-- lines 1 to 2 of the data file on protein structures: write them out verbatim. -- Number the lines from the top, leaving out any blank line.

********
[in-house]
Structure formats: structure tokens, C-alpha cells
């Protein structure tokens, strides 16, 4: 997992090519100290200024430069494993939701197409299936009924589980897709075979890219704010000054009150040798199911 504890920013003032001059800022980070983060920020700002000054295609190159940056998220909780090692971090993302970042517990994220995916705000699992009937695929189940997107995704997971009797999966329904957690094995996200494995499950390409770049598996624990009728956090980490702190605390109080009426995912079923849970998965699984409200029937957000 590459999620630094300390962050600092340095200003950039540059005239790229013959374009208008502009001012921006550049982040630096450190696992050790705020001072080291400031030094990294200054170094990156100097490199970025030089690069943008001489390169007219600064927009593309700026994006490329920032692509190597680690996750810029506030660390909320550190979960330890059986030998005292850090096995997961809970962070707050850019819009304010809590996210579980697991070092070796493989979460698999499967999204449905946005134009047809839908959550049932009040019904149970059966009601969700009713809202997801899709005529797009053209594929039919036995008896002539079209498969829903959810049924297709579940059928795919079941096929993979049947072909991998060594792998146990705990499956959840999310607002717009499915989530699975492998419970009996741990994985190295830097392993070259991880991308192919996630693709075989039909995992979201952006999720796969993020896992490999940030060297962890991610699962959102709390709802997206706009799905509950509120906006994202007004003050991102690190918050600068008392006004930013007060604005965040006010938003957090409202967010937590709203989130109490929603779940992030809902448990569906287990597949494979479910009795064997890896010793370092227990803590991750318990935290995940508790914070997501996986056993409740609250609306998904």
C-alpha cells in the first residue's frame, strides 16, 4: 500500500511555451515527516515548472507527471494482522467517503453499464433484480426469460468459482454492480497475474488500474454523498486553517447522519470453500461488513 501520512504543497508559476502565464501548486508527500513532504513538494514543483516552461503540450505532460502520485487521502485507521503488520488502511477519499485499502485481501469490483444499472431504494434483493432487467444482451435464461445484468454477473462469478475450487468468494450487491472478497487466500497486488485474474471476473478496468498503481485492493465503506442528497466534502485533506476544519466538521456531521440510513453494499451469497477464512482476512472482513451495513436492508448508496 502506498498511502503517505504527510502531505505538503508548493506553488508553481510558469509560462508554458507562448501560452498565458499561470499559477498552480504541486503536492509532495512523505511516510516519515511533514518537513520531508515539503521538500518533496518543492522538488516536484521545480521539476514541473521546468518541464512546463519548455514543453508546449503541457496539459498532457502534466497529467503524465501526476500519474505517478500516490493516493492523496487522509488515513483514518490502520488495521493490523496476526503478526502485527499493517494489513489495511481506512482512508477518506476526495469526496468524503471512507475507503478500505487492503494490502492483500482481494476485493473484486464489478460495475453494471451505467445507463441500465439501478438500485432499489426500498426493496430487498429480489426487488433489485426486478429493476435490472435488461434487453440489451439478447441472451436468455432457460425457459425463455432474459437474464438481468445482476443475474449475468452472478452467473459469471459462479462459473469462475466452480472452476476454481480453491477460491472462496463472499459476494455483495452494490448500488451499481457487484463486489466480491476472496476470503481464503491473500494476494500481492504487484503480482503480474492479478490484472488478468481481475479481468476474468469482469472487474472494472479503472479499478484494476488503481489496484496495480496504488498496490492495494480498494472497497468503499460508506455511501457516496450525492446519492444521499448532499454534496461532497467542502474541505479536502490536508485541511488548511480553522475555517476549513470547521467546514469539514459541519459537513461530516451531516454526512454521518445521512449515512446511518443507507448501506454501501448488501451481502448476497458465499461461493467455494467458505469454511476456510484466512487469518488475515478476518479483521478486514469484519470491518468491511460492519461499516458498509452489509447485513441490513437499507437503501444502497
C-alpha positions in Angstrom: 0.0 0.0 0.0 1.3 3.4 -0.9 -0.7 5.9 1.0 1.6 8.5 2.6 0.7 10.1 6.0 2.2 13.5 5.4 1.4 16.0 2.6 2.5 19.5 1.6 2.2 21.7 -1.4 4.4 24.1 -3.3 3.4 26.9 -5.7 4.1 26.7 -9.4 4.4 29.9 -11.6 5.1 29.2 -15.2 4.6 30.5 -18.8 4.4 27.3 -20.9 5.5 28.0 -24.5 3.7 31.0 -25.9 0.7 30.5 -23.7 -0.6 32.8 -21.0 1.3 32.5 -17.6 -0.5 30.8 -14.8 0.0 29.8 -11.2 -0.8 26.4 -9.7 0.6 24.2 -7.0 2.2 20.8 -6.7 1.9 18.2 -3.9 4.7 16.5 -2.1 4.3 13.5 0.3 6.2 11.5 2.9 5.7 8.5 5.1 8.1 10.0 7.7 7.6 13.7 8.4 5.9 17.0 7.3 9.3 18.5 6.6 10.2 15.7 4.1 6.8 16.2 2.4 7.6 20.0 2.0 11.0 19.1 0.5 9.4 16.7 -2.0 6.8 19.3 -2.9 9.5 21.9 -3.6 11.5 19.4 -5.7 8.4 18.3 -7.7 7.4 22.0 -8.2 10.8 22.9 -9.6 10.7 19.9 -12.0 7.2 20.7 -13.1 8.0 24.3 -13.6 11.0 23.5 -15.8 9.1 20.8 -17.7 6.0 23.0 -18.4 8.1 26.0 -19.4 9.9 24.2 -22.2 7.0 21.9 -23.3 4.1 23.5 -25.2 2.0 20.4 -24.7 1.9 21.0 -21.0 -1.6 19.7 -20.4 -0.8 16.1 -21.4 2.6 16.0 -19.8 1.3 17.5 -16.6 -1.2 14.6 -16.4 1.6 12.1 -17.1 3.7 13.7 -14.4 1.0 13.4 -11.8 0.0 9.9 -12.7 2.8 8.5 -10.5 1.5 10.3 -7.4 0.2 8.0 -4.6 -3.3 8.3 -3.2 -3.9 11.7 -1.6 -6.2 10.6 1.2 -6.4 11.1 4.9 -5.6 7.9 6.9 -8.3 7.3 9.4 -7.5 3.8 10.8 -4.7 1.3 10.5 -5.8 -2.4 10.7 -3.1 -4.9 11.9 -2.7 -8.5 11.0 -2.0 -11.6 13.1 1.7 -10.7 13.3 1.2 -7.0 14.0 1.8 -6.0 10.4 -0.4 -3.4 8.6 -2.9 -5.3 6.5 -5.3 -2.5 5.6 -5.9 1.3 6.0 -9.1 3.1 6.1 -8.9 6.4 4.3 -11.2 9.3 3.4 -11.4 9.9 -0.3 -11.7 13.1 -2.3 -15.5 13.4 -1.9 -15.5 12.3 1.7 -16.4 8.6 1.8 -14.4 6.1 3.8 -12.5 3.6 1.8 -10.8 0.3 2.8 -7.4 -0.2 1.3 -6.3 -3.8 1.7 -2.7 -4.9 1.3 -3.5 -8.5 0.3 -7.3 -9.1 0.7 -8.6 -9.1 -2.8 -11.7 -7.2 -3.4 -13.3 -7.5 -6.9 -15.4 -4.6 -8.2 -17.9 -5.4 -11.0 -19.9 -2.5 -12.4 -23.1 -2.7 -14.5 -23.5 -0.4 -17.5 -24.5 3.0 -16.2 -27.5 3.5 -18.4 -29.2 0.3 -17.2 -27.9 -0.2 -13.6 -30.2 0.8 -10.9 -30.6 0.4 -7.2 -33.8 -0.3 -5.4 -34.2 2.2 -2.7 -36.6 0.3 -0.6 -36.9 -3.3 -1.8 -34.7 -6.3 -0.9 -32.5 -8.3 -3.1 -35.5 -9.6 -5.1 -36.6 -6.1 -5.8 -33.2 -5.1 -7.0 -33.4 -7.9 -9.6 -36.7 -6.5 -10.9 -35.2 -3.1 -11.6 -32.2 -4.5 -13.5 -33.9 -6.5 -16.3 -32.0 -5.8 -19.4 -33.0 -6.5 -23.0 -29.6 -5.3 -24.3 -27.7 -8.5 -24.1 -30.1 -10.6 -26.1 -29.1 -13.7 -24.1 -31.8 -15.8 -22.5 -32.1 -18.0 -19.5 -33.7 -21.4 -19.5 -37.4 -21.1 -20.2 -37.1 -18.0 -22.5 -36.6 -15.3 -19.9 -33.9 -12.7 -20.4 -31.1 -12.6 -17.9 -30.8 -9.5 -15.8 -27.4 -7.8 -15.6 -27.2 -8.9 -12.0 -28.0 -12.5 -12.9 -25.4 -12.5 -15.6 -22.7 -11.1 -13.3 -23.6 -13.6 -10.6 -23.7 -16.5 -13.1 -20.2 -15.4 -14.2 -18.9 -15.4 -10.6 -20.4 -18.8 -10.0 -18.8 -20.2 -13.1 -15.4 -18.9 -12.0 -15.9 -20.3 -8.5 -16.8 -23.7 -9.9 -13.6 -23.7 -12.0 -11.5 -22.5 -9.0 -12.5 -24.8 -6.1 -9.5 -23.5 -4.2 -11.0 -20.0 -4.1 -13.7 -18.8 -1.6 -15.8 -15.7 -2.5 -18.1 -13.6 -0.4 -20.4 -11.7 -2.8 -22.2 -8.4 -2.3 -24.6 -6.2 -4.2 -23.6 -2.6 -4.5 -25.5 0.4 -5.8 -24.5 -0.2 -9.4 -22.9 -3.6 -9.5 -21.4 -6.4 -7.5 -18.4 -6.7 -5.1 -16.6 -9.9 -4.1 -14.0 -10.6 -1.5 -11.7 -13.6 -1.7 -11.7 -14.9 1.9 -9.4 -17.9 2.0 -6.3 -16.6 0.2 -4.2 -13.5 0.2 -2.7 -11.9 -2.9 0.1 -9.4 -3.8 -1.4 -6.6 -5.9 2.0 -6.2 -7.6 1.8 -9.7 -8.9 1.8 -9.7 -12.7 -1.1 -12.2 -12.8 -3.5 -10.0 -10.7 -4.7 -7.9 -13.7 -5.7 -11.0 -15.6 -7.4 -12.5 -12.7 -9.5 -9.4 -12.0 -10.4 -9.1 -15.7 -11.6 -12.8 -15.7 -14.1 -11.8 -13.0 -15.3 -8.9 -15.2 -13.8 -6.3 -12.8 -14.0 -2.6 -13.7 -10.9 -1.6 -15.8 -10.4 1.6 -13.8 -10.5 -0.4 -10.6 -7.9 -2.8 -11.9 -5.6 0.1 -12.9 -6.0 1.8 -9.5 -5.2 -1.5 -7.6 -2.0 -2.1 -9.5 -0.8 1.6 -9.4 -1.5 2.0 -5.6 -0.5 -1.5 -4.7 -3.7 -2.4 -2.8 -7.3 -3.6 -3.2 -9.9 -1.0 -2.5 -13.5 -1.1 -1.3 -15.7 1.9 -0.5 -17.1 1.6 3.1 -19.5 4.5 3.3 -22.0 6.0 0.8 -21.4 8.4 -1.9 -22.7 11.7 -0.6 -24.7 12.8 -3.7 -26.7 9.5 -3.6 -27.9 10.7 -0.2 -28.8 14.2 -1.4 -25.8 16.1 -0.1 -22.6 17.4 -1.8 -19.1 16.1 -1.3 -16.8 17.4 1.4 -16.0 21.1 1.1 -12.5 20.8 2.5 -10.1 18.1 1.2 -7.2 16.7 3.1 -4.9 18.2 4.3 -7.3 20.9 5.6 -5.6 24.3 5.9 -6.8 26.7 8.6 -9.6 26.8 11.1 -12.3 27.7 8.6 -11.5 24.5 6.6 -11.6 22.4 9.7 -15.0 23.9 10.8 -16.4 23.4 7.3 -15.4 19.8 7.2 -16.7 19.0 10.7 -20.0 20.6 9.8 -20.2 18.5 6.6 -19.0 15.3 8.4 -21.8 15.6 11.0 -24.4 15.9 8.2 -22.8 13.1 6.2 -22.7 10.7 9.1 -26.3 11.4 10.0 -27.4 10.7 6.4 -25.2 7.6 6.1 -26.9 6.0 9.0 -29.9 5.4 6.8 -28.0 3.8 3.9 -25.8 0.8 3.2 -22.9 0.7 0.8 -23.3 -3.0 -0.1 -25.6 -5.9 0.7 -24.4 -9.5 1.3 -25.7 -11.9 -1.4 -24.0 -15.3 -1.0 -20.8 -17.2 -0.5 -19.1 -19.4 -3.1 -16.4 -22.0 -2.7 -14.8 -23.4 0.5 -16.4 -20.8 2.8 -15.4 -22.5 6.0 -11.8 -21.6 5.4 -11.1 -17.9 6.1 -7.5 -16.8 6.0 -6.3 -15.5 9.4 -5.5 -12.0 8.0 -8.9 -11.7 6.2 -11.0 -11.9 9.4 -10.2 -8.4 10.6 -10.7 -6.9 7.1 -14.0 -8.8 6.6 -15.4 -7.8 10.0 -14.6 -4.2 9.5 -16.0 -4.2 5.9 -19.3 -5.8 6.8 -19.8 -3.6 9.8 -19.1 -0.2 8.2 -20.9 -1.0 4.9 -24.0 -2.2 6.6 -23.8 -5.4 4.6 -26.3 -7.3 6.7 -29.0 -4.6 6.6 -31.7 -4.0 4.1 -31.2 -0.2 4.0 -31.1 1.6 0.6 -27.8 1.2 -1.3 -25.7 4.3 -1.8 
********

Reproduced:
[in-house]
Structure formats: structure tokens, C-alpha cells